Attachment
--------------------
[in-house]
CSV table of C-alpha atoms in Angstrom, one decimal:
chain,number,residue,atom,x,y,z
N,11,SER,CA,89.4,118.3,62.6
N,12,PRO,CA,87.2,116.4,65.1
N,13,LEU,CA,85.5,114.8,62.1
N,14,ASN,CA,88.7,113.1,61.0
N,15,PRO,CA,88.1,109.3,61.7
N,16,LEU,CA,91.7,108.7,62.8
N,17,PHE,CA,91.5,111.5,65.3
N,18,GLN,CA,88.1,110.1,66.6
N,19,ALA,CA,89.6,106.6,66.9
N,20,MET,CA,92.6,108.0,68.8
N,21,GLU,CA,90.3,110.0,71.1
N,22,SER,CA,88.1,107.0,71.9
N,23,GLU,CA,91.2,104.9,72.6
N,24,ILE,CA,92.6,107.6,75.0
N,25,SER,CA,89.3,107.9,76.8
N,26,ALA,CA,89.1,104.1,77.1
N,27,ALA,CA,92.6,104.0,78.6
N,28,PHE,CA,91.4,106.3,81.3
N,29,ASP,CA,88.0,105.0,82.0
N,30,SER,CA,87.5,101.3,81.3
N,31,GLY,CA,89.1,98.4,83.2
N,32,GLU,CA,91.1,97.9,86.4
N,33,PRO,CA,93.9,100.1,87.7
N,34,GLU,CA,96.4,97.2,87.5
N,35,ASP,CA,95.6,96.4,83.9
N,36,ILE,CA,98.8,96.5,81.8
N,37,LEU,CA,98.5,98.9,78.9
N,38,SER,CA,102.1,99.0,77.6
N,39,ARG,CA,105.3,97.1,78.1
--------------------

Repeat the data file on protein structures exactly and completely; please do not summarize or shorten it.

[in-house]
CSV table of C-alpha atoms in Angstrom, one decimal:
chain,number,residue,atom,x,y,z
N,11,SER,CA,89.4,118.3,62.6
N,12,PRO,CA,87.2,116.4,65.1
N,13,LEU,CA,85.5,114.8,62.1
N,14,ASN,CA,88.7,113.1,61.0
N,15,PRO,CA,88.1,109.3,61.7
N,16,LEU,CA,91.7,108.7,62.8
N,17,PHE,CA,91.5,111.5,65.3
N,18,GLN,CA,88.1,110.1,66.6
N,19,ALA,CA,89.6,106.6,66.9
N,20,MET,CA,92.6,108.0,68.8
N,21,GLU,CA,90.3,110.0,71.1
N,22,SER,CA,88.1,107.0,71.9
N,23,GLU,CA,91.2,104.9,72.6
N,24,ILE,CA,92.6,107.6,75.0
N,25,SER,CA,89.3,107.9,76.8
N,26,ALA,CA,89.1,104.1,77.1
N,27,ALA,CA,92.6,104.0,78.6
N,28,PHE,CA,91.4,106.3,81.3
N,29,ASP,CA,88.0,105.0,82.0
N,30,SER,CA,87.5,101.3,81.3
N,31,GLY,CA,89.1,98.4,83.2
N,32,GLU,CA,91.1,97.9,86.4
N,33,PRO,CA,93.9,100.1,87.7
N,34,GLU,CA,96.4,97.2,87.5
N,35,ASP,CA,95.6,96.4,83.9
N,36,ILE,CA,98.8,96.5,81.8
N,37,LEU,CA,98.5,98.9,78.9
N,38,SER,CA,102.1,99.0,77.6
N,39,ARG,CA,105.3,97.1,78.1